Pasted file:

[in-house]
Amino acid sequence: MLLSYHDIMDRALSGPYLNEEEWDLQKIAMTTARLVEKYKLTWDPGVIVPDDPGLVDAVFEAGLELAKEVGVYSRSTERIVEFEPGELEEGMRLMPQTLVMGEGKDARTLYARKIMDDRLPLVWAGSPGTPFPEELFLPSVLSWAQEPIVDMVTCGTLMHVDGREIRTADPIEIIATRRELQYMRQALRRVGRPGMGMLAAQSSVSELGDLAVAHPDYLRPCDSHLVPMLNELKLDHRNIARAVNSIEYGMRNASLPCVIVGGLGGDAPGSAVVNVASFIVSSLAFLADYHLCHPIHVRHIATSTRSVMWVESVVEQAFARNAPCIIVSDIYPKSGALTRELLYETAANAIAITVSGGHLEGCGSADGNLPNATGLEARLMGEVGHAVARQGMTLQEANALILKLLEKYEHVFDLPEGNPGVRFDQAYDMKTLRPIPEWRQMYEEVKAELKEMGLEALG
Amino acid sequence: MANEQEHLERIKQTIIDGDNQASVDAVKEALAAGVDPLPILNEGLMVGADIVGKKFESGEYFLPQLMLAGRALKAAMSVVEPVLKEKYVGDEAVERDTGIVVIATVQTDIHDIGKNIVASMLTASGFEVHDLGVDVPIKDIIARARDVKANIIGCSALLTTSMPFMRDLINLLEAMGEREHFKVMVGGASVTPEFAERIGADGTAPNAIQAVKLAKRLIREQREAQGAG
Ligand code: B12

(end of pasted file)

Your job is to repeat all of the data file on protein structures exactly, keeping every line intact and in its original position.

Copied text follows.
[in-house]
Amino acid sequence: MLLSYHDIMDRALSGPYLNEEEWDLQKIAMTTARLVEKYKLTWDPGVIVPDDPGLVDAVFEAGLELAKEVGVYSRSTERIVEFEPGELEEGMRLMPQTLVMGEGKDARTLYARKIMDDRLPLVWAGSPGTPFPEELFLPSVLSWAQEPIVDMVTCGTLMHVDGREIRTADPIEIIATRRELQYMRQALRRVGRPGMGMLAAQSSVSELGDLAVAHPDYLRPCDSHLVPMLNELKLDHRNIARAVNSIEYGMRNASLPCVIVGGLGGDAPGSAVVNVASFIVSSLAFLADYHLCHPIHVRHIATSTRSVMWVESVVEQAFARNAPCIIVSDIYPKSGALTRELLYETAANAIAITVSGGHLEGCGSADGNLPNATGLEARLMGEVGHAVARQGMTLQEANALILKLLEKYEHVFDLPEGNPGVRFDQAYDMKTLRPIPEWRQMYEEVKAELKEMGLEALG
Amino acid sequence: MANEQEHLERIKQTIIDGDNQASVDAVKEALAAGVDPLPILNEGLMVGADIVGKKFESGEYFLPQLMLAGRALKAAMSVVEPVLKEKYVGDEAVERDTGIVVIATVQTDIHDIGKNIVASMLTASGFEVHDLGVDVPIKDIIARARDVKANIIGCSALLTTSMPFMRDLINLLEAMGEREHFKVMVGGASVTPEFAERIGADGTAPNAIQAVKLAKRLIREQREAQGAG
Ligand code: B12